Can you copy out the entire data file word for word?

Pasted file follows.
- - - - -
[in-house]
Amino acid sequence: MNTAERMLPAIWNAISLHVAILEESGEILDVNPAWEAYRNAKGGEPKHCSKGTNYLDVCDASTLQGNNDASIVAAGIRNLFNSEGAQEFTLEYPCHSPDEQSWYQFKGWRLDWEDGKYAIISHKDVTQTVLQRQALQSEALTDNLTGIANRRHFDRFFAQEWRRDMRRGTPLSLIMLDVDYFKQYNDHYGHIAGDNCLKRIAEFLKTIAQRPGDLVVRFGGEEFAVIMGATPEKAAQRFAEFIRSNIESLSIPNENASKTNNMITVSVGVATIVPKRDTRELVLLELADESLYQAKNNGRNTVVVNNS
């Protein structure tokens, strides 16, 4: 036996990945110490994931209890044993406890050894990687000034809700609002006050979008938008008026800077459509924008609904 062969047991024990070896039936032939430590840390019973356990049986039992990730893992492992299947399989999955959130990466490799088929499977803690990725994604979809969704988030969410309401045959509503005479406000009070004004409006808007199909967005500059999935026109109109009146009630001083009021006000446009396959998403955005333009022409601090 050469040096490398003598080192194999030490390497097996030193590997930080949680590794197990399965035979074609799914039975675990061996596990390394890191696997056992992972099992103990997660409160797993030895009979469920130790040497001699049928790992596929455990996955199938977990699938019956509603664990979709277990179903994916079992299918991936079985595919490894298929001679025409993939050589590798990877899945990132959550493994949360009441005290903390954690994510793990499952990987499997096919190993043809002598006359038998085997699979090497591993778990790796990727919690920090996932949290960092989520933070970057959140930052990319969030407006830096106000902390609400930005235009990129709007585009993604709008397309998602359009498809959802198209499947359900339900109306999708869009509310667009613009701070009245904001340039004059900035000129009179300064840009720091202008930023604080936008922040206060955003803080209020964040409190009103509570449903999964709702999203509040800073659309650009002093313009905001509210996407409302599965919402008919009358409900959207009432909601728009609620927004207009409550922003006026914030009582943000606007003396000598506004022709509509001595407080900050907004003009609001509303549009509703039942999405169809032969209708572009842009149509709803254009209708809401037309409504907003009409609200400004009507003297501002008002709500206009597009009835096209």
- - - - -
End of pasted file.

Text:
[in-house]
Amino acid sequence: MNTAERMLPAIWNAISLHVAILEESGEILDVNPAWEAYRNAKGGEPKHCSKGTNYLDVCDASTLQGNNDASIVAAGIRNLFNSEGAQEFTLEYPCHSPDEQSWYQFKGWRLDWEDGKYAIISHKDVTQTVLQRQALQSEALTDNLTGIANRRHFDRFFAQEWRRDMRRGTPLSLIMLDVDYFKQYNDHYGHIAGDNCLKRIAEFLKTIAQRPGDLVVRFGGEEFAVIMGATPEKAAQRFAEFIRSNIESLSIPNENASKTNNMITVSVGVATIVPKRDTRELVLLELADESLYQAKNNGRNTVVVNNS
């Protein structure tokens, strides 16, 4: 036996990945110490994931209890044993406890050894990687000034809700609002006050979008938008008026800077459509924008609904 062969047991024990070896039936032939430590840390019973356990049986039992990730893992492992299947399989999955959130990466490799088929499977803690990725994604979809969704988030969410309401045959509503005479406000009070004004409006808007199909967005500059999935026109109109009146009630001083009021006000446009396959998403955005333009022409601090 050469040096490398003598080192194999030490390497097996030193590997930080949680590794197990399965035979074609799914039975675990061996596990390394890191696997056992992972099992103990997660409160797993030895009979469920130790040497001699049928790992596929455990996955199938977990699938019956509603664990979709277990179903994916079992299918991936079985595919490894298929001679025409993939050589590798990877899945990132959550493994949360009441005290903390954690994510793990499952990987499997096919190993043809002598006359038998085997699979090497591993778990790796990727919690920090996932949290960092989520933070970057959140930052990319969030407006830096106000902390609400930005235009990129709007585009993604709008397309998602359009498809959802198209499947359900339900109306999708869009509310667009613009701070009245904001340039004059900035000129009179300064840009720091202008930023604080936008922040206060955003803080209020964040409190009103509570449903999964709702999203509040800073659309650009002093313009905001509210996407409302599965919402008919009358409900959207009432909601728009609620927004207009409550922003006026914030009582943000606007003396000598506004022709509509001595407080900050907004003009609001509303549009509703039942999405169809032969209708572009842009149509709803254009209708809401037309409504907003009409609200400004009507003297501002008002709500206009597009009835096209």